Over the course of your coxing or rowing career, your coach will more than likely ask you to lead your boat or the team in stretches. For athletes who haven’t participated in other sports before crew (and even some seasoned vets) this elicits a mild panic. Most coaches don’t go over what stretches to do and instead leave it to the rowers and coxswains to figure out. You guys have heard me say enough times now that stretching is an imperative part of your workout, as is doing stretches that are rowing-specific. The stereotypical right arm across, down to the left leg stretches are…cute…but the problem with them is that it tends to be the only stretches people know how to do (and most people don’t even do them correctly).
Below I’ve outlined a 10ish minute long stretching routine that you can do before and/or after practice. All you need is a stopwatch of some kind to keep track of time and maybe some mats if you have them. Holding each stretch for the appropriate amount of time is important. Anything less than 15 seconds doesn’t illicit the appropriate physiological response that you want to get from stretching, which essentially means you’re wasting your time. Stretching the muscles for 20-30 seconds helps increase their mobility, which is a huge factor in injury prevention. This routine is fairly quick, but if you have the time, you can extend each stretch to 30 seconds. Research has shown that 45-60 seconds of stretching yields minimal additional benefits over stretching for 30 seconds, so going for longer than that is unnecessary. Do NOT let your teammates half-ass their stretching. If you’re on my team and I see you holding a stretch for 17 seconds instead of 20, I’m judging you and questioning whether I want you in my boat. Don’t be THAT teammate that can’t spend ten minutes stretching out…chances are good that the one who slacks off during this part of training is going to be one of the first ones injured.
Remember that in addition to stretching, a proper warm-up and cool-down are necessary parts of any workout. You should do a 5 minute run or erg before stretching to get your muscles warm so that the stretches you do will be more effective. Think of your muscles like taffy…when is taffy more pliable, when it’s cold or warm? (Correct answer for those of you still counting it out on your fingers: warm.) After practice, a 5-10 minute cool down on your way back to the dock or on the erg helps the lactic acid start clearing from your muscles.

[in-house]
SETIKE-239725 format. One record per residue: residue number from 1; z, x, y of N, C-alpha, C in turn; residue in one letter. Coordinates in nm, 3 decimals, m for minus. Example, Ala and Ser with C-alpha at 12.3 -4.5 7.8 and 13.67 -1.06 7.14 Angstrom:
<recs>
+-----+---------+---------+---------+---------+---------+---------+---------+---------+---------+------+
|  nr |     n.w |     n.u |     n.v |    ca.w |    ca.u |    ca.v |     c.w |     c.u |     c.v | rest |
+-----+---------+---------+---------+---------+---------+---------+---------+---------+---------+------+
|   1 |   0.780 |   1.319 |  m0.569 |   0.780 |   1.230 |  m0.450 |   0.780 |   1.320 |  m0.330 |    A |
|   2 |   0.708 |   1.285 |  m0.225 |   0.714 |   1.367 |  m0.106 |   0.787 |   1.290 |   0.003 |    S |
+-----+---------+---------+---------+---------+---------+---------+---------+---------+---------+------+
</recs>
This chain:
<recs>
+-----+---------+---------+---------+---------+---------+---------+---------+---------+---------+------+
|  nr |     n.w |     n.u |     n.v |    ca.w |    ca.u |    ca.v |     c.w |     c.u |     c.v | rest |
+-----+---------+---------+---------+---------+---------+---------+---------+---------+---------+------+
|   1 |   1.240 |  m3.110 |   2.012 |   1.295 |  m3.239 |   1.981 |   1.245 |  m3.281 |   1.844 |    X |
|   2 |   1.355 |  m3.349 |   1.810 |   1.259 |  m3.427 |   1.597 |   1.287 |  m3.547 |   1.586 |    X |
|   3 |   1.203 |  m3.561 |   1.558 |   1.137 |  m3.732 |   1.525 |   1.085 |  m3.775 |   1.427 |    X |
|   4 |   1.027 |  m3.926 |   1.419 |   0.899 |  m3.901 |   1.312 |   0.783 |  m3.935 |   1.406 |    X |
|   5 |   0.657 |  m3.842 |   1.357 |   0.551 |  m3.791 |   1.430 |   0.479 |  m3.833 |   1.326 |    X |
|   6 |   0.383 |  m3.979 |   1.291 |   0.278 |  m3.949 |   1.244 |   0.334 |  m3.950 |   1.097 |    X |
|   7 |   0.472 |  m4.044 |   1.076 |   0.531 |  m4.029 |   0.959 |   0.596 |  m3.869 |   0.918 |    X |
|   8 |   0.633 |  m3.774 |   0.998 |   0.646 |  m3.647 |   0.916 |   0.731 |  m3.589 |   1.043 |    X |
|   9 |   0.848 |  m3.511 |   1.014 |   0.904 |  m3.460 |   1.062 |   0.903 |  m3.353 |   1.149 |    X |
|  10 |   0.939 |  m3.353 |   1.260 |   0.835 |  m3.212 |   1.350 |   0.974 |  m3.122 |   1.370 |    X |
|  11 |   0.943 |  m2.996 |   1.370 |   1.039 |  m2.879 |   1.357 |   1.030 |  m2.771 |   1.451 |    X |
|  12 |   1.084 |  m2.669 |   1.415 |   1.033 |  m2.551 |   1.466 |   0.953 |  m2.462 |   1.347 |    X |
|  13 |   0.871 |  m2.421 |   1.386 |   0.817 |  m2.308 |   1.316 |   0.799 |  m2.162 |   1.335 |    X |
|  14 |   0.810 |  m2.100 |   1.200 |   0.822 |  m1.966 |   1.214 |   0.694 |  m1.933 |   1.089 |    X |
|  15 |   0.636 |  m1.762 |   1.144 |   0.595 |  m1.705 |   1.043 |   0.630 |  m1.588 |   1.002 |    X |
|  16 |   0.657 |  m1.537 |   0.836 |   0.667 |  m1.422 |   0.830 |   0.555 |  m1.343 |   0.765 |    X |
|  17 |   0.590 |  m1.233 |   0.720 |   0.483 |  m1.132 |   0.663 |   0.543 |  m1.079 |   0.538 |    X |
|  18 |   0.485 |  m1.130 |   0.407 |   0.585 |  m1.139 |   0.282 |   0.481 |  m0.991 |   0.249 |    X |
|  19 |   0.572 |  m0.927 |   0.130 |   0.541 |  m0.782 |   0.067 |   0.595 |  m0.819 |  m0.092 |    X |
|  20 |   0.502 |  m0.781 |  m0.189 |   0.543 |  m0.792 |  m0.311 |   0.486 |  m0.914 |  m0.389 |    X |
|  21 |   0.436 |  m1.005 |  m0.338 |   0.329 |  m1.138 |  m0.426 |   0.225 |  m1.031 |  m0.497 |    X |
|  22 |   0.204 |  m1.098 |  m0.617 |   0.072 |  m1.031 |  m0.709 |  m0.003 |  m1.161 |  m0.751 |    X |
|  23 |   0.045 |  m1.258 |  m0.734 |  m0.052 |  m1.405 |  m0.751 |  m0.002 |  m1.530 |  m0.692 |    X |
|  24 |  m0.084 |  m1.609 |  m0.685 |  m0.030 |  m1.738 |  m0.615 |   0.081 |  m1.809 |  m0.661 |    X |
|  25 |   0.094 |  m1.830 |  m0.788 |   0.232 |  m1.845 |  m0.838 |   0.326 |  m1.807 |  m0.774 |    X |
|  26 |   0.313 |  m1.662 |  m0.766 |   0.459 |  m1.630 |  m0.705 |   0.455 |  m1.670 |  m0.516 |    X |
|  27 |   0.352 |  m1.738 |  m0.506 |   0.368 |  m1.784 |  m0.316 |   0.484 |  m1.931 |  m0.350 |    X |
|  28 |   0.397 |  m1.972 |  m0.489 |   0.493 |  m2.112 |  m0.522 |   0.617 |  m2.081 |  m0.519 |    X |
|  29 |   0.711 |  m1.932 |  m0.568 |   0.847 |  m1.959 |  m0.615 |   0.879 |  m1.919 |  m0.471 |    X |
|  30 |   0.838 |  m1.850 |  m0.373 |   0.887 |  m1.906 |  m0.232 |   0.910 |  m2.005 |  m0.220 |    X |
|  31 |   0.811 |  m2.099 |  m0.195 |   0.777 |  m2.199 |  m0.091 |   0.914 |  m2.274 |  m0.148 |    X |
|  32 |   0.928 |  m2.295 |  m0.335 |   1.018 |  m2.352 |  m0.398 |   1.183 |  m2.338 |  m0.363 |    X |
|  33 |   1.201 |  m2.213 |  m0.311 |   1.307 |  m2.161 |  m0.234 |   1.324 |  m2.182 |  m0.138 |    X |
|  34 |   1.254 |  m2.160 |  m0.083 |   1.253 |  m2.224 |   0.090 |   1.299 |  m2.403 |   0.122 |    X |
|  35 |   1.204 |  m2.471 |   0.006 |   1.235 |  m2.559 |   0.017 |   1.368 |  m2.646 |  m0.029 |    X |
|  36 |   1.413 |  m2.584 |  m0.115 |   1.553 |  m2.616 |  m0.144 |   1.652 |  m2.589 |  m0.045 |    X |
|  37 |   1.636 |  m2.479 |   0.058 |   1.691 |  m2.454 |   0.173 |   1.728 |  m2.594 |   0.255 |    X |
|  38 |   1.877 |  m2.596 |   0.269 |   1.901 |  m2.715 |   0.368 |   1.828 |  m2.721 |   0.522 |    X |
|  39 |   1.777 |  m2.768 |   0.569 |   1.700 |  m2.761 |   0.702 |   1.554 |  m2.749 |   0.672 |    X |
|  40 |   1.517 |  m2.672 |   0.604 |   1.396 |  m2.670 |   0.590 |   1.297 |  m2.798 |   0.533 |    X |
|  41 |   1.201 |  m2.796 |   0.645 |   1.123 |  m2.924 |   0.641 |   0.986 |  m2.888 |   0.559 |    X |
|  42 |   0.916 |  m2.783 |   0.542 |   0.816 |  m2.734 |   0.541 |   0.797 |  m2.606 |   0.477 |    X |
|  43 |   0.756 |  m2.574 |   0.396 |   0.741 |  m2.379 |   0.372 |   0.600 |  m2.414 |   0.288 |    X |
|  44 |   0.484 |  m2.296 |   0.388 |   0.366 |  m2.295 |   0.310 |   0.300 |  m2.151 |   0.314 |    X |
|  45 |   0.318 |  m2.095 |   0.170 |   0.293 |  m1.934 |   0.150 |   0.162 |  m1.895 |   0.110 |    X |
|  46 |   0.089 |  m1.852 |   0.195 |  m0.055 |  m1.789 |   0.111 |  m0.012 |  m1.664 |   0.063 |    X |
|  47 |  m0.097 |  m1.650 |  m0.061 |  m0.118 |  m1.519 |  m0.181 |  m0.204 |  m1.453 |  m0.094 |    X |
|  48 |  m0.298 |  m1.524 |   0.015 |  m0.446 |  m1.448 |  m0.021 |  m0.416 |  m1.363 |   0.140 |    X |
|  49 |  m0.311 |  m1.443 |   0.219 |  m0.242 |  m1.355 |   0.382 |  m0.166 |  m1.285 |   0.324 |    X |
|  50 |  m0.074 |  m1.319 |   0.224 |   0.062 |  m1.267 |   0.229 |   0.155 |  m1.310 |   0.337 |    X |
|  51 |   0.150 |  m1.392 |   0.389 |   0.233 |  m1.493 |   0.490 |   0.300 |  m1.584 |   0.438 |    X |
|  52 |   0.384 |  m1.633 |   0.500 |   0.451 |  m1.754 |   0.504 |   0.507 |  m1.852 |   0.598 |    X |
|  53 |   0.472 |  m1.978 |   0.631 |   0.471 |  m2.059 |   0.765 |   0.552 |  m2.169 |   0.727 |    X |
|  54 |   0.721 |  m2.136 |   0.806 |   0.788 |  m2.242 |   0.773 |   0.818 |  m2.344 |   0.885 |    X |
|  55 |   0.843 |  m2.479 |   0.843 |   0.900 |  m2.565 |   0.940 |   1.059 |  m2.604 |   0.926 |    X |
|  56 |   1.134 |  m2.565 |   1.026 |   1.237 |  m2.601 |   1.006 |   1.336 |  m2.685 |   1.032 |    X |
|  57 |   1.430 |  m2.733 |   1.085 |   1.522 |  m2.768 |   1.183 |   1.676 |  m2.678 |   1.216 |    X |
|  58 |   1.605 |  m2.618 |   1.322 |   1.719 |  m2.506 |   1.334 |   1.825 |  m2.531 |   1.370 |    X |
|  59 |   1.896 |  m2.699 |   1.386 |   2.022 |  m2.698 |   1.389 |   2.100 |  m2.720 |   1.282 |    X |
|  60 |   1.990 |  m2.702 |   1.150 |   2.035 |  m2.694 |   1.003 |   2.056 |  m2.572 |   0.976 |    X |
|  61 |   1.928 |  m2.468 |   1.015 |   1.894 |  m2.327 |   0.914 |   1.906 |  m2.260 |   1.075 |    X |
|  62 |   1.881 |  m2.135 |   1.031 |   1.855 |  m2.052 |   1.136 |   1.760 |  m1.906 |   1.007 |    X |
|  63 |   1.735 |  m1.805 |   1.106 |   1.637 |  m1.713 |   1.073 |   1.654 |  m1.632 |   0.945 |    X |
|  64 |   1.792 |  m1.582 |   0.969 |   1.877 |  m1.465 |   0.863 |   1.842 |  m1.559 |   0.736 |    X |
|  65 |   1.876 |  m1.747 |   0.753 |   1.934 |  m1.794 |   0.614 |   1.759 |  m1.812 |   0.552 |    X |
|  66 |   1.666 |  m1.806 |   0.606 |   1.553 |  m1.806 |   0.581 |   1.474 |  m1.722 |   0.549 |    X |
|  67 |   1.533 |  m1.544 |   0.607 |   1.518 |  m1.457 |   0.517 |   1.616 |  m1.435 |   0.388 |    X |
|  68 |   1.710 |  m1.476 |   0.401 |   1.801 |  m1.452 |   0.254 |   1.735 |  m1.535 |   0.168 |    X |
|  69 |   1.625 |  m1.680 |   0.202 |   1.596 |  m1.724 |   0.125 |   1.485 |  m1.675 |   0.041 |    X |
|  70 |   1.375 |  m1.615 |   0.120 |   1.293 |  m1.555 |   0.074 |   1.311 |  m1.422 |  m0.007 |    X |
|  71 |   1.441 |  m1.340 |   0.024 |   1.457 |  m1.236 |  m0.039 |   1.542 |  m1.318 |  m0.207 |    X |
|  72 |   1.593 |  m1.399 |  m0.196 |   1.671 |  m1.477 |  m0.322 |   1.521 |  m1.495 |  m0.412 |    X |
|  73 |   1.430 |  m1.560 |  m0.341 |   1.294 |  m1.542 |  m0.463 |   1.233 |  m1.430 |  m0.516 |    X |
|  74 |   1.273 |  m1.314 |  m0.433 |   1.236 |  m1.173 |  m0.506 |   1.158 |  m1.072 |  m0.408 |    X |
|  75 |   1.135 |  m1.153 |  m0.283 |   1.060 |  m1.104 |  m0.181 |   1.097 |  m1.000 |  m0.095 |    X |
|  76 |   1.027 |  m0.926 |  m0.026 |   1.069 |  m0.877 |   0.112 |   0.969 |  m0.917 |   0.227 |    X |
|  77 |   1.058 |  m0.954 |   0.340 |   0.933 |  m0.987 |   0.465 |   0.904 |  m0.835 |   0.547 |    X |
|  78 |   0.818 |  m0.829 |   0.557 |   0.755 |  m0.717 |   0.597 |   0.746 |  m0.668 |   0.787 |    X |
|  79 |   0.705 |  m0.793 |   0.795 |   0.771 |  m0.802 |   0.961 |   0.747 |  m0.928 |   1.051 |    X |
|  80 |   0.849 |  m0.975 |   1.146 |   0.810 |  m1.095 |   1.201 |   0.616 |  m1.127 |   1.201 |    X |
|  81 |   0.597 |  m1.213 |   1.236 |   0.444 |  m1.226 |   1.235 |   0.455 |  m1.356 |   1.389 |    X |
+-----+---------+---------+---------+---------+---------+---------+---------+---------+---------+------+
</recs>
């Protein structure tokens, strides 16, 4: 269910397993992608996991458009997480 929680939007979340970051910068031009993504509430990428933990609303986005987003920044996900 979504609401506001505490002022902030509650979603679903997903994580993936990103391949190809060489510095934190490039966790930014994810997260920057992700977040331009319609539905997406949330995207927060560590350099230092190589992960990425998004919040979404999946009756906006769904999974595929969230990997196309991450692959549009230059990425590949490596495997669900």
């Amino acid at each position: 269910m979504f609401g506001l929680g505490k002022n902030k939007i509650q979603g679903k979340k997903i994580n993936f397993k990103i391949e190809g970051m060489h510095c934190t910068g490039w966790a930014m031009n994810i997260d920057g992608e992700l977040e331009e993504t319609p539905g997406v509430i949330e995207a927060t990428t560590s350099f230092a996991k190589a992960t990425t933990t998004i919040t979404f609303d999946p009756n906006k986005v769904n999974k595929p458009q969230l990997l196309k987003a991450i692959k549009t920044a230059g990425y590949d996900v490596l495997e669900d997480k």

Reaching upper back stretch || Start with your fingers interlocked and your hands straight out in front of you (shoulder level). Push your palms away from you until you feel the stretch in your rhomboid/deltoid muscles. Hold this for 10 seconds then slowly bring your arms up over your head, palms facing towards the sky. Push your palms away from you until you feel the stretch in your lat muscles. Hold this for 10 seconds.
Core (abs & low back)
Lateral side stretch || Interlock your fingers and raise them straight up in the air above your head. When you feel the stretch in your lats, lean to the left/right. Keep your hands over your head – don’t bring them down in front of your face. You should feel the stretch all the way down your side. The goal is to keep your arms straight. Only go over as far as you can without bending your arms. Also make sure that your head stays in line with your spine (i.e. not resting it on your shoulder or arm). Hold for 20 seconds, return to the starting position, then lean to the other side and hold for 20 seconds.
Cobra || Lie flat on your stomach with your hands and elbows in close to your body. Push yourself all the way up until your arms are straight. You should feel the stretch throughout your entire torso, as well as your low back. The closer your hands are to your body, the better the stretch you’ll get because you’ll be able to push your upper body up higher. Hold for 20 seconds.